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Professor Sue Gray's research into the dynamics and predictability of weather systems is driven by her fascination with different storm types. She is particularly interested in sting jets, phenomena that can occur in the most damaging type of winter storm to affect north-west Europe.

As extreme weather events become more common as the effects of climate change become more pronounced, Sue's research is of particular importance.

Studying sting jets to understand the most damaging weather systems

Sting jets are descending jets of air that accelerate as they descend. They cause strong surface winds and gusts within a relatively small area of the storm. Sting jets get their name from the shape of the tail of the cloud that swirls around the area of low pressure at the centre of the storm.

Sue is working with other researchers at the University of Reading to unravel the processes behind how and why sting jets form, to better predict them.

The most well-known example of a sting jet occurred during the UK's Great Storm of 1987. It was identified by now Emeritus University of Reading Professor Keith Browning with a subsequent modelling study led by Reading Professor Peter Clark.

"The infamous Great Storm that hit the UK in October 1987 was the first published case in which a sting jet was identified. It produced winds of 115mph and knocked over an estimated 15 million trees."

Sting jets: hard to observe, hard to forecast

"Sting jets are an especially difficult-to-predict weather phenomenon. They last a relatively short time: a matter of hours compared to the winds associated with the storm's fronts, which can last for more than a day."

Sting jets are created during a specific part of the storm's evolution and have a relatively small surface footprint of around 50-100km across. This short timeframe and the small area make them hard to spot and predict.

It is possible to model the perhaps one in three North Atlantic storms that give rise to sting jets. However, it is often difficult to find observations that can confirm whether a sting jet has occurred. So the relative importance of different processes causing their formation and descent to the surface remains unclear.

Collaborating with the Met Office to identify sting jets

Sue and her team have undertaken further research and modelling using the Met Office shared supercomputer, MONSooN, and Archer, the national supercomputer. Reading researchers led the first research aircraft flight into a sting jet storm as part of the Natural Environment Research Council (NERC)-funded DIAMET project.

Sue's current work focuses on developing a diagnostic tool for sting jets, which can be applied to the Met Office's global model forecasts. The tool has been tested with historic data as well as climate models for the world's current climate and a future warmer one.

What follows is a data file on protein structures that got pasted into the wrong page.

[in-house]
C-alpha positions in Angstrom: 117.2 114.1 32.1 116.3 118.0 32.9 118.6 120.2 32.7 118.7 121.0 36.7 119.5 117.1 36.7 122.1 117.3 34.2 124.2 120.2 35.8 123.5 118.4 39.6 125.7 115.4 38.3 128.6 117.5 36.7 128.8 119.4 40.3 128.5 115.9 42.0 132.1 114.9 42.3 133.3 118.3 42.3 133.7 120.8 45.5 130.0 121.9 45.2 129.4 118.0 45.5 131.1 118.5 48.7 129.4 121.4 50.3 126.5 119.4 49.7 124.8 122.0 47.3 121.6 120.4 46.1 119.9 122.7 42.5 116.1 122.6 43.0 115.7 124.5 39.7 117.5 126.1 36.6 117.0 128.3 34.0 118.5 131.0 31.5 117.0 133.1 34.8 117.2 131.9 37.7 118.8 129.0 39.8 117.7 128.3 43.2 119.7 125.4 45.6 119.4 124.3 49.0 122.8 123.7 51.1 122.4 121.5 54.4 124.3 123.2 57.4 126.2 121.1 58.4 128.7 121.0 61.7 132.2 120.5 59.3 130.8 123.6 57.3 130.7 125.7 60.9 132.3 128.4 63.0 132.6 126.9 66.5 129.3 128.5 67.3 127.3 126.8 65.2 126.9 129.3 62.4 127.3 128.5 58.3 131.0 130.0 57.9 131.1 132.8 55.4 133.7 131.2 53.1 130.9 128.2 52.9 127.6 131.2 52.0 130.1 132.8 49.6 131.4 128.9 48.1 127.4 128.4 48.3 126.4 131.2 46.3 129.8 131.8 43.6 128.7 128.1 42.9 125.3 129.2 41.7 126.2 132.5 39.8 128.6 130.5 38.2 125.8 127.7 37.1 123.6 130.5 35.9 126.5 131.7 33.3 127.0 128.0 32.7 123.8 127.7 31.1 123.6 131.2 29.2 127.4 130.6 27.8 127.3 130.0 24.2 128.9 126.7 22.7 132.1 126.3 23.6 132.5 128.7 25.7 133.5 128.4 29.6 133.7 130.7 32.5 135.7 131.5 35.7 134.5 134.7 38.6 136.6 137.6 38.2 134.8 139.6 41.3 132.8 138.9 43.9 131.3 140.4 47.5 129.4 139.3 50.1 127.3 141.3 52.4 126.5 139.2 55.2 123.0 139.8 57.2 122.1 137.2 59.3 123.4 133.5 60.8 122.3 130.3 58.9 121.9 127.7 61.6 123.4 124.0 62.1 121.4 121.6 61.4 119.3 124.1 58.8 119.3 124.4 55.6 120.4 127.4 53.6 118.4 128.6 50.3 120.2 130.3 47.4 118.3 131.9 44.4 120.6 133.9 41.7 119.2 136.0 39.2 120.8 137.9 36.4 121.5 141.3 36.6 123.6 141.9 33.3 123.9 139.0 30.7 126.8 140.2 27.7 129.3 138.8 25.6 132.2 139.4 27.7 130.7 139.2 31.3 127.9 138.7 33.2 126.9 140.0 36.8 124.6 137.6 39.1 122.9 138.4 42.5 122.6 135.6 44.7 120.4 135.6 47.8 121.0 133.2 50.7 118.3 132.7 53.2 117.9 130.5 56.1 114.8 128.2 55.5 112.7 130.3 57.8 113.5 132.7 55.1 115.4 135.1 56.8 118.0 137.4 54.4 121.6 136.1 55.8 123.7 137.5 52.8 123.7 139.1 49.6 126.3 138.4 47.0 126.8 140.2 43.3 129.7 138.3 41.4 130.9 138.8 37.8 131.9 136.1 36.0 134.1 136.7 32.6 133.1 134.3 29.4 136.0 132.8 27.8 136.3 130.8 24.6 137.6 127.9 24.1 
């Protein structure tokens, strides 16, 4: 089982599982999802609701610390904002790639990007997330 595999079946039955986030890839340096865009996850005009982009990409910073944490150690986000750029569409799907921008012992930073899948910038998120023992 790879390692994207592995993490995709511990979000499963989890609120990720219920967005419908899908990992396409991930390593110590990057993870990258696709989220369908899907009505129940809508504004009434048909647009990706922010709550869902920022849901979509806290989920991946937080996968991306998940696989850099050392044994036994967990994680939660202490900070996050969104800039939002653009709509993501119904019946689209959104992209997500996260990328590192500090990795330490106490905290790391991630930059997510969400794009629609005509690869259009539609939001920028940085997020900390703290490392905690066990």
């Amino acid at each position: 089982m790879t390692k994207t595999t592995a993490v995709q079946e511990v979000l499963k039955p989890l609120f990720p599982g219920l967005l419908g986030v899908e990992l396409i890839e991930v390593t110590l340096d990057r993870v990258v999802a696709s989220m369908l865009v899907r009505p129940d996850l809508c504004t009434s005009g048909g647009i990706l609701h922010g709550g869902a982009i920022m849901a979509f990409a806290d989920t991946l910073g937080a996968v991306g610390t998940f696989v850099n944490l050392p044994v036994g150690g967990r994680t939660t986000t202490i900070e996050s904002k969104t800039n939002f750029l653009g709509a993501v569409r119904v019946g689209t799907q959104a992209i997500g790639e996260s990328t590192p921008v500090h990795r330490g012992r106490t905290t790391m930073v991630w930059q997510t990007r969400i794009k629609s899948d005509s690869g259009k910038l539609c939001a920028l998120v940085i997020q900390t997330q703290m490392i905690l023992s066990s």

The Met Office forecast system includes multiple equally-likely global weather forecasts for the coming week from which forecast probabilities can be calculated. Meshing the tool with the forecasts must be done quite quickly to be practically useful for predicting where and when a sting jet may occur; this takes 12 hours from the time that the Met Office starts the forecast calculation.

University of Reading researcher Dr Oscar Martínez-Alvarado has further developed the diagnostic tool to be able to predict the occurrence of sting jets in near real-time.

"Through modelling we've found that, although the number of cyclones decreases slightly, if the levels of greenhouse gases continue to rise as expected throughout the twenty-first century, 45% of cyclones in 2100 could have associated sting jets, compared to 32% today."

Partnering with industry to prepare for high strength storms

"The UK could be hit by more than double the number of storms with exceptional wind speeds, like the one that caused mayhem across south east England in October 1987, if global warming continues."

Sue has worked with a range of industrial partners to help inform their decision-making when it comes to preparing for extreme weather events, for example, when evacuations will be necessary under storm conditions. She also works extensively with the insurance industry to help them better understand the risks and potential for damage from sting jets.

Sharing award-winning expertise with students and colleagues

Sue is a professor of dynamical meteorology with a focus on the spatial and temporal scales relevant to weather systems and won the Buchan Prize in 2016. This prize is awarded annually by the Royal Meteorology Society for the most important recent original contribution or contributions to meteorology.

In the Department of Meteorology, Sue runs the Mesoscale Group bringing together academic staff, postdoctoral researchers, postgraduate students, and Met Office researchers who share common research interests in mesoscale weather processes and systems. The mesoscale occupies a horizontal length-scale range from approximately 1-1000 km and, as a result, it includes many weather phenomena.

She also regularly supervises undergraduate and master's student dissertations and involves students at all levels in her research in Pacific Ocean weather systems.

Sue incorporates her research into her teaching on the undergraduate module Introduction to Meteorology, which features real-life case studies of different types of storms.

"The best thing about working in our Department is the friendly community of researchers. There is always someone there to get feedback from and bounce ideas off.

"Being able to teach as well as research is very important to me and is the reason that I chose to work at the University. It's very rewarding getting to know the students, helping them to master key concepts and develop their skills, and see them move on to exciting careers or further study."

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